- Instagram is rolling out new advertising and shopping tools aimed at direct-response advertisers as its Stories ads expand into Facebook and Messenger.
- Facebook’s ad platform skews towards direct-response advertisers while brands tend to use Instagram for branding-focused campaigns.
- It can be hard to run video ads on its apps because it’s not clear how Stories compares to other ad formats.
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Instagram wants to prove that its platform works just as well as sibling app Facebook for direct-response advertisers.
Instagram’s roots are in branding-focused marketers with visual assets like photos, but now it wants to target direct-response advertisers that are the bedrock of Facebook advertisers, like small businesses and mobile game developers.
To that end, Instagram is starting to apply features like polls to ads that run in Stories. Stories is a fast-growing ad format that Facebook believes will become a more important stream of ad revenue as it expands beyond Instagram into Facebook and Messenger.
Read more: ‘Commerce has become a battleground for platforms’: Instagram will now let influencers sell products directly on the platform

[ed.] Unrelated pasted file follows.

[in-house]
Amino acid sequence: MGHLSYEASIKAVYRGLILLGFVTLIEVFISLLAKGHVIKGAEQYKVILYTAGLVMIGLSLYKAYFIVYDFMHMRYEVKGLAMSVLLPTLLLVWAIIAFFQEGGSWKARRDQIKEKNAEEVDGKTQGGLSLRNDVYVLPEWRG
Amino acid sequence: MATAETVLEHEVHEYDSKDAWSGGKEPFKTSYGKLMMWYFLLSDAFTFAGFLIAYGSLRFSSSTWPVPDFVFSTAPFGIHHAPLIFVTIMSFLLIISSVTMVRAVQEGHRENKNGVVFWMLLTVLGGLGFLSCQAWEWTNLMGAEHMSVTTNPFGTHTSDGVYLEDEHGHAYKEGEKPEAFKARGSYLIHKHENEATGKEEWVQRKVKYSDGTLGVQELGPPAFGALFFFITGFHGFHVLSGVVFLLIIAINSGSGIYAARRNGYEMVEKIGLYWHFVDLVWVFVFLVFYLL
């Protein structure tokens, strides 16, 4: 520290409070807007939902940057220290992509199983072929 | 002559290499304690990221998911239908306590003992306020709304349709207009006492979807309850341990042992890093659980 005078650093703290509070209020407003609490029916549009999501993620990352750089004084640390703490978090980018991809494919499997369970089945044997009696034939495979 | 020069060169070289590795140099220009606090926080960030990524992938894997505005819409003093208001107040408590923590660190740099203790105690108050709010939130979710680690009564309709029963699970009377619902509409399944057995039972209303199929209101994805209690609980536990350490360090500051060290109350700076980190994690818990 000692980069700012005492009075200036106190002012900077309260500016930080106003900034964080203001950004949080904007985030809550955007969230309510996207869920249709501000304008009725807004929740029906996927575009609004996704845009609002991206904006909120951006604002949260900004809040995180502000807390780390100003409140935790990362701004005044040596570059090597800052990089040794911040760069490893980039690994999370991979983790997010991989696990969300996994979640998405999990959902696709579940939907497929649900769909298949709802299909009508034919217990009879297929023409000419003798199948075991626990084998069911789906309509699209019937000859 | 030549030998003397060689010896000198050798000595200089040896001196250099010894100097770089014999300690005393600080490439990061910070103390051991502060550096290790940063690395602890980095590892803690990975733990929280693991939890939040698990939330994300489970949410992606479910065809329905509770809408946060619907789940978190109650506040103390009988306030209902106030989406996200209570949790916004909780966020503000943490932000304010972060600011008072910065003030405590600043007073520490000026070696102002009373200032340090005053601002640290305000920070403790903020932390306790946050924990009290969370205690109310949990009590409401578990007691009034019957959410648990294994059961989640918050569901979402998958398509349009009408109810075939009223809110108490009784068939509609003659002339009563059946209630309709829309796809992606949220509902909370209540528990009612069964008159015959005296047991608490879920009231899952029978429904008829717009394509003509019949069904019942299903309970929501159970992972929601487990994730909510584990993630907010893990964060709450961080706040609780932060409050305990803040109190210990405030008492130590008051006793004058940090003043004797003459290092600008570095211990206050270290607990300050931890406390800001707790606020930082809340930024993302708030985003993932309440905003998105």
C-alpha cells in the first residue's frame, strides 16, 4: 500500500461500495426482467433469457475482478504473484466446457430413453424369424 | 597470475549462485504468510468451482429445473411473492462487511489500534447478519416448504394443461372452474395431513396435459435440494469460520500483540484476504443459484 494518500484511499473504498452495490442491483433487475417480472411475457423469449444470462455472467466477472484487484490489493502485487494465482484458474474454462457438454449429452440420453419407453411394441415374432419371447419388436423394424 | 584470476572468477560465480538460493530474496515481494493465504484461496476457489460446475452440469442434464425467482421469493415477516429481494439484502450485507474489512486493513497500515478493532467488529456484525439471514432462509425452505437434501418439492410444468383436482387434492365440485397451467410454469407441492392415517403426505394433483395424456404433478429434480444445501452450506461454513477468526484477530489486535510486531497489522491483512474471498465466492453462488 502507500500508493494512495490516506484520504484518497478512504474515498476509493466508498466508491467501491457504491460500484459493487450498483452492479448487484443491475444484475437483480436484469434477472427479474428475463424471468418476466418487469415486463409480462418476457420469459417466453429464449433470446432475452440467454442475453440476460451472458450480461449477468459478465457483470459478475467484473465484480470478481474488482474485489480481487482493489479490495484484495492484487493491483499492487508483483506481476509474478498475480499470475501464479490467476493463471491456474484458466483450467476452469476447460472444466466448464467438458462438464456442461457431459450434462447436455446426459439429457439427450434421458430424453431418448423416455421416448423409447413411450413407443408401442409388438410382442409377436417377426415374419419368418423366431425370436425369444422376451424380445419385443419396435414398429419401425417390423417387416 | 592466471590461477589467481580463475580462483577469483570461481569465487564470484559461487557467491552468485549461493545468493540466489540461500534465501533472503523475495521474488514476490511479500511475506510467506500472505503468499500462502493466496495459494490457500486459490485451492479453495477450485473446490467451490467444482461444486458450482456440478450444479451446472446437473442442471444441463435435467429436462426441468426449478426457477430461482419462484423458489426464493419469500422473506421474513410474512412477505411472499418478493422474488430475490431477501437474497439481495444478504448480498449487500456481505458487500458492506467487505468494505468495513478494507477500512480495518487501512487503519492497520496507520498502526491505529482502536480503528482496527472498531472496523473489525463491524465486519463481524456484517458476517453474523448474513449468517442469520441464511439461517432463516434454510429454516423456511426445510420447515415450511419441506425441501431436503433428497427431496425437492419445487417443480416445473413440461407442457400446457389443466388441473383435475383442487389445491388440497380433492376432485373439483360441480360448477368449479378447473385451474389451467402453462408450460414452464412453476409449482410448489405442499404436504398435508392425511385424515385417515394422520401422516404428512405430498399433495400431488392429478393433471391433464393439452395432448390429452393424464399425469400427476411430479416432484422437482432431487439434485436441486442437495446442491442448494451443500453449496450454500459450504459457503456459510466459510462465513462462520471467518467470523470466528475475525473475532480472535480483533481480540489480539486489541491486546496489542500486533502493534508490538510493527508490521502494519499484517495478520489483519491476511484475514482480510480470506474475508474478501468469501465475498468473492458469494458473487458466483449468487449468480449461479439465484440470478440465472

In March, Instagram rolled out a feature that lets advertisers poll users. Mobile app gaming company NextGames and Dunkin’ Donuts have tested such polling stickers in their Stories ads, said Maria Goa, a product marketing manager for monetization at Instagram, during a session about Stories at Facebook’s F8 developer conference.
A digital video exec who attended Instagram’s session said Facebook has so many ad formats, it’s hard to know how to spread budgets across them. This exec was also looking to understand how Stories compare to other video ad placements.
Facebook has also been starting to sell Stories ad inventory in Facebook and Messenger.
Instagram wants brands to rethink stickers
Instagram is urging restraint when it comes to using graphics on top of a Story. Unlike polls or hashtags, images can’t be clicked, and Instagram said that it sees brands over-use stickers. In one example it gave, a yoga brand added Instagram’s popular “savage” sticker to a post, although Instagram’s users mean something else when they use the sticker.
In a test run by Instagram, images without stickers converted better than those with stickers. For video, stickers that were weaved into an advertiser’s story performed better than videos without stickers.
“Static stickers in Stories are often used organically to help enhance the message that you’re trying to convey,” Goa said on the panel. “We recommend businesses to use stickers if they’re used in a strategic and authentic way. Avoid them if they’re unnecessary or if they contribute to digital clutter.”
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